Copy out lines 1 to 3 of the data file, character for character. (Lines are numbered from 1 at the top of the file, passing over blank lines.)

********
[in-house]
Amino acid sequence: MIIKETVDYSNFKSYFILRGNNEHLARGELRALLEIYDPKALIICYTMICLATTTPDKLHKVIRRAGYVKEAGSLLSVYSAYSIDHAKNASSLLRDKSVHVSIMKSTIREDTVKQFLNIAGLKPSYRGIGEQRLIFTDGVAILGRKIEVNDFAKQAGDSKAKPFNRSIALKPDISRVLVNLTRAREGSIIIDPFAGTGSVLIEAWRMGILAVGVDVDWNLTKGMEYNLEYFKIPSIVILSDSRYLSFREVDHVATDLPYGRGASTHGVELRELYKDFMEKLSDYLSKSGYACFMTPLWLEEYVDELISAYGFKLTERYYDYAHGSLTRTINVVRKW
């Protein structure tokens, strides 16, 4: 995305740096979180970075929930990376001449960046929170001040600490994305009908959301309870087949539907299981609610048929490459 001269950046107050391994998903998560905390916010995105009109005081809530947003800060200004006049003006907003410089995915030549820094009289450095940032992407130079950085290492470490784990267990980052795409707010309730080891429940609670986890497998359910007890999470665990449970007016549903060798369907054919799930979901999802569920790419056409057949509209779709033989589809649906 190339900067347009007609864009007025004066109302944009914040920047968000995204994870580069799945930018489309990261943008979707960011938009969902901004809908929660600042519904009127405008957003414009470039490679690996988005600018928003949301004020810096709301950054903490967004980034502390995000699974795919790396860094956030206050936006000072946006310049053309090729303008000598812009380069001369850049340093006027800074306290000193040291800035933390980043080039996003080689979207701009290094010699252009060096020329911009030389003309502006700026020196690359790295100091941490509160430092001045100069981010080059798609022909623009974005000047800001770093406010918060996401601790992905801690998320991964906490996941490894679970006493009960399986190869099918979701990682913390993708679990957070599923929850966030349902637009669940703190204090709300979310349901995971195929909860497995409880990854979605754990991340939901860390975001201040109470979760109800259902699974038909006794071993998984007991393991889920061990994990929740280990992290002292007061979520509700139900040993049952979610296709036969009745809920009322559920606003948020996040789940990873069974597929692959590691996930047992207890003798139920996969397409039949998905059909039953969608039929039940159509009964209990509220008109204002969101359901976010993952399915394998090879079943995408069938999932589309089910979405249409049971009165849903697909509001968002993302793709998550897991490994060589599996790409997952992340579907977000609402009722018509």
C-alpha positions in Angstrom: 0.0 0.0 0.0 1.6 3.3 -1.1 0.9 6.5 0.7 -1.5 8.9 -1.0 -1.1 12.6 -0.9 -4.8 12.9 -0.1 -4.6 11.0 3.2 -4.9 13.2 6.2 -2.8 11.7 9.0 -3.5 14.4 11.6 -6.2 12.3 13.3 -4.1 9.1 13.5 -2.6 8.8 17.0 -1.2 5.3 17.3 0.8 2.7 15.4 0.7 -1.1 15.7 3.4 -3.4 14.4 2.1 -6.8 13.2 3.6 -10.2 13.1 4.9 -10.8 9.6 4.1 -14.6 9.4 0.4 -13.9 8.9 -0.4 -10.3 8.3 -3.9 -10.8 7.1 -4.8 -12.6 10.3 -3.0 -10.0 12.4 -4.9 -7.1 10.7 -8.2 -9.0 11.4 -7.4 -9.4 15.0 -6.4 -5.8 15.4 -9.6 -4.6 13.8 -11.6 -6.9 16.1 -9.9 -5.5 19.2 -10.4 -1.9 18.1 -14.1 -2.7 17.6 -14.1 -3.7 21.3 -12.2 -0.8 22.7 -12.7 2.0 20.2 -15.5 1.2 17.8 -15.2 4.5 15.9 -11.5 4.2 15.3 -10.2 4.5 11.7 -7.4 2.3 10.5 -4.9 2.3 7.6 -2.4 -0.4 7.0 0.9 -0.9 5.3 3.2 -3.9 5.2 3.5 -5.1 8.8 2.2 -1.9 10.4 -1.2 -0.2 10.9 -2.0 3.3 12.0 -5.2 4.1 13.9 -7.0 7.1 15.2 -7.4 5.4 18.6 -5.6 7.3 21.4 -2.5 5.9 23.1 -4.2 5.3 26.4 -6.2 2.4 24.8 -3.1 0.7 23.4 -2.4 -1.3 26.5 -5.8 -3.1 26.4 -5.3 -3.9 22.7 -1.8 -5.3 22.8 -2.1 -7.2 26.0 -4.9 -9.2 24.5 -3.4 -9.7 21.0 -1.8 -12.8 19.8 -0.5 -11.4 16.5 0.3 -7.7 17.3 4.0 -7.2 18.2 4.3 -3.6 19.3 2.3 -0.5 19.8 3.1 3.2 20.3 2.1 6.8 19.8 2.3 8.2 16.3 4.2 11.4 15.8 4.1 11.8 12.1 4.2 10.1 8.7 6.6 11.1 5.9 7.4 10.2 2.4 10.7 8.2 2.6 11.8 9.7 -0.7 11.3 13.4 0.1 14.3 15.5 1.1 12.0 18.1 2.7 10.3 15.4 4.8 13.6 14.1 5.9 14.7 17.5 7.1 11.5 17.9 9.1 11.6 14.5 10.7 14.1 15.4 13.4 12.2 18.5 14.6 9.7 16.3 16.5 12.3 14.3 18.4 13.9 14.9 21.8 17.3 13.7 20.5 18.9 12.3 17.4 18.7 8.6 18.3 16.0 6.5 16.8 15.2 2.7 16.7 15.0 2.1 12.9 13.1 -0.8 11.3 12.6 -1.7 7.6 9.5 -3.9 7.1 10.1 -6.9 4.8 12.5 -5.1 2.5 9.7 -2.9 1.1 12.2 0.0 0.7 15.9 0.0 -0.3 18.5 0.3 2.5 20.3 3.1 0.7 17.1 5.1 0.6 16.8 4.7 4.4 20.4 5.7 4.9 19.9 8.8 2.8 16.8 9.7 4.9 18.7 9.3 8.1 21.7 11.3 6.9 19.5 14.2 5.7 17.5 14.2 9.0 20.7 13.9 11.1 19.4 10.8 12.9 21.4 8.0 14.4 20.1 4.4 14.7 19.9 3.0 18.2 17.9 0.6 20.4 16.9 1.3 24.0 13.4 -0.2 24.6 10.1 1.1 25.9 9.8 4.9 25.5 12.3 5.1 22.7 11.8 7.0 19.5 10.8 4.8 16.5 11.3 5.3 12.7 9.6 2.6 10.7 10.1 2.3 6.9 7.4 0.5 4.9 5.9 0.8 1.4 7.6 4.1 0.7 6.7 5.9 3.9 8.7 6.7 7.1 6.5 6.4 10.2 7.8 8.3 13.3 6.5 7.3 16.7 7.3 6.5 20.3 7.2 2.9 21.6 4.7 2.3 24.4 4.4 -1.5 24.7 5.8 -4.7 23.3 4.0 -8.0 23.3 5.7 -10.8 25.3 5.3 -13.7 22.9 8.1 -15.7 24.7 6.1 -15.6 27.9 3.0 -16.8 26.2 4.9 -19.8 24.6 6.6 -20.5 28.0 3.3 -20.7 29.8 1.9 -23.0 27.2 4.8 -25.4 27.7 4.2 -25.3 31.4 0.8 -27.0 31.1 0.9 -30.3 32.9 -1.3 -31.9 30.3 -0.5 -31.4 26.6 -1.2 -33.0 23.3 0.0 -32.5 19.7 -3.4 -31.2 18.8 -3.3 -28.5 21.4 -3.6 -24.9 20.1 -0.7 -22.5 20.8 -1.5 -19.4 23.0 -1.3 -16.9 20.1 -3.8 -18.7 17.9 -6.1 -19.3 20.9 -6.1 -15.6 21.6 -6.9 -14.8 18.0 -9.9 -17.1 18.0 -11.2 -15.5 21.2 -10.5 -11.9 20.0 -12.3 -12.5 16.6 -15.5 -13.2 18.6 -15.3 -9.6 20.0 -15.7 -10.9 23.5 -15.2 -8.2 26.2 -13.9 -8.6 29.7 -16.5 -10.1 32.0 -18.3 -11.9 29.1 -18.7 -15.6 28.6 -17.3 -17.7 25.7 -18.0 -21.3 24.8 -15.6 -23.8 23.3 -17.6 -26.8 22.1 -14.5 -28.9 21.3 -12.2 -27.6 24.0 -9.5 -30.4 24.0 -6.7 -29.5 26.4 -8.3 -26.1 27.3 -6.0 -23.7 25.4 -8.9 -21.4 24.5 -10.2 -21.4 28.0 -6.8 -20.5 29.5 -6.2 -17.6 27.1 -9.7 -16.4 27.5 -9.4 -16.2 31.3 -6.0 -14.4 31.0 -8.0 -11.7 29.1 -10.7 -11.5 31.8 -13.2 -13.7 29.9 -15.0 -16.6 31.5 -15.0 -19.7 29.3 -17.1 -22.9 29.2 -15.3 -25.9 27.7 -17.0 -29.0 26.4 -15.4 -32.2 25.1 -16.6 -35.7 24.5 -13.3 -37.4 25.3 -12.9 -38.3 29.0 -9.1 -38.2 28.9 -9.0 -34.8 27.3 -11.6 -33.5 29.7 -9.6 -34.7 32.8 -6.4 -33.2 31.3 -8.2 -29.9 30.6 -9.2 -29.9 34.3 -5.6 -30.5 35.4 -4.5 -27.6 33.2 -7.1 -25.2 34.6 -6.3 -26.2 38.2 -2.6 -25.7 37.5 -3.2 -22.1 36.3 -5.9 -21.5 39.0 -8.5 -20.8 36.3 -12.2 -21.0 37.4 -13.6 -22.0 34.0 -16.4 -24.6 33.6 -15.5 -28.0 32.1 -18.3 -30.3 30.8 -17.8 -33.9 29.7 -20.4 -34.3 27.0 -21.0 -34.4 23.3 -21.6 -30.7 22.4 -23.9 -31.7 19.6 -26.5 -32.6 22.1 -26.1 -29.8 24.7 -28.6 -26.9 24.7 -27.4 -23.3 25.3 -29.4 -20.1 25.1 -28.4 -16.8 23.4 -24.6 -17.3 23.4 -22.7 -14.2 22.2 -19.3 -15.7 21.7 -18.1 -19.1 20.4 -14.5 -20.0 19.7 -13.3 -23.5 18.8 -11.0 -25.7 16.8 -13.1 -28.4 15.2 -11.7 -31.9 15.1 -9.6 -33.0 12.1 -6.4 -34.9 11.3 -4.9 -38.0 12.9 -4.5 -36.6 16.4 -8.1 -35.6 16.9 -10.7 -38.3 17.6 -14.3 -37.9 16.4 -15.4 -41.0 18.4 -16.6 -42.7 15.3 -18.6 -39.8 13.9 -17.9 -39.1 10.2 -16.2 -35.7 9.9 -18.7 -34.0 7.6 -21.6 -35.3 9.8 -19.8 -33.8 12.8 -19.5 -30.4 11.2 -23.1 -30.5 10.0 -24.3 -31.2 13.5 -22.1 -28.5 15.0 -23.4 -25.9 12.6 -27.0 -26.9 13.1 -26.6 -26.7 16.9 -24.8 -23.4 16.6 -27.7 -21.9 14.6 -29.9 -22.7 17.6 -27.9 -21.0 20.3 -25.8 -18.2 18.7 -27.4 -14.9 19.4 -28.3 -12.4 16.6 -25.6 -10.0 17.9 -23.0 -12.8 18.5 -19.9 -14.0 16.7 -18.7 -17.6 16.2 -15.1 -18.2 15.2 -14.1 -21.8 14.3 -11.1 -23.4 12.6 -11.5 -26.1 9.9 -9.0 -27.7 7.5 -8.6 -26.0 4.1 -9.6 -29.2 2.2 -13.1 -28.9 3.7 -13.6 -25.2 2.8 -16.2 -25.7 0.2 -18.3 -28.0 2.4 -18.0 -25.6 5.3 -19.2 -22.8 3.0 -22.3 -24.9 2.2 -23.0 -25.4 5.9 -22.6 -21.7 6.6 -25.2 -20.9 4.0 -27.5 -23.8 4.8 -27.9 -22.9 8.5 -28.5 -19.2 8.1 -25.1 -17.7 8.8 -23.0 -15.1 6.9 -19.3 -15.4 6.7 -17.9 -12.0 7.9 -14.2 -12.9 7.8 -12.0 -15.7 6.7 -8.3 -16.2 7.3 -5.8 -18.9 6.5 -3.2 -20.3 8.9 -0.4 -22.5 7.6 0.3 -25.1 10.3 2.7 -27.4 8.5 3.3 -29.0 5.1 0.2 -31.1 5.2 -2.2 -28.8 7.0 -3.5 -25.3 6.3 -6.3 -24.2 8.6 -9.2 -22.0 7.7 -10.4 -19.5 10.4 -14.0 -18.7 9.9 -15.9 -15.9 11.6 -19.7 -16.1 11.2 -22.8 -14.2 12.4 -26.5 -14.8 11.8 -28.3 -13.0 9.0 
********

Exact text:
[in-house]
Amino acid sequence: MIIKETVDYSNFKSYFILRGNNEHLARGELRALLEIYDPKALIICYTMICLATTTPDKLHKVIRRAGYVKEAGSLLSVYSAYSIDHAKNASSLLRDKSVHVSIMKSTIREDTVKQFLNIAGLKPSYRGIGEQRLIFTDGVAILGRKIEVNDFAKQAGDSKAKPFNRSIALKPDISRVLVNLTRAREGSIIIDPFAGTGSVLIEAWRMGILAVGVDVDWNLTKGMEYNLEYFKIPSIVILSDSRYLSFREVDHVATDLPYGRGASTHGVELRELYKDFMEKLSDYLSKSGYACFMTPLWLEEYVDELISAYGFKLTERYYDYAHGSLTRTINVVRKW
């Protein structure tokens, strides 16, 4: 995305740096979180970075929930990376001449960046929170001040600490994305009908959301309870087949539907299981609610048929490459 001269950046107050391994998903998560905390916010995105009109005081809530947003800060200004006049003006907003410089995915030549820094009289450095940032992407130079950085290492470490784990267990980052795409707010309730080891429940609670986890497998359910007890999470665990449970007016549903060798369907054919799930979901999802569920790419056409057949509209779709033989589809649906 190339900067347009007609864009007025004066109302944009914040920047968000995204994870580069799945930018489309990261943008979707960011938009969902901004809908929660600042519904009127405008957003414009470039490679690996988005600018928003949301004020810096709301950054903490967004980034502390995000699974795919790396860094956030206050936006000072946006310049053309090729303008000598812009380069001369850049340093006027800074306290000193040291800035933390980043080039996003080689979207701009290094010699252009060096020329911009030389003309502006700026020196690359790295100091941490509160430092001045100069981010080059798609022909623009974005000047800001770093406010918060996401601790992905801690998320991964906490996941490894679970006493009960399986190869099918979701990682913390993708679990957070599923929850966030349902637009669940703190204090709300979310349901995971195929909860497995409880990854979605754990991340939901860390975001201040109470979760109800259902699974038909006794071993998984007991393991889920061990994990929740280990992290002292007061979520509700139900040993049952979610296709036969009745809920009322559920606003948020996040789940990873069974597929692959590691996930047992207890003798139920996969397409039949998905059909039953969608039929039940159509009964209990509220008109204002969101359901976010993952399915394998090879079943995408069938999932589309089910979405249409049971009165849903697909509001968002993302793709998550897991490994060589599996790409997952992340579907977000609402009722018509």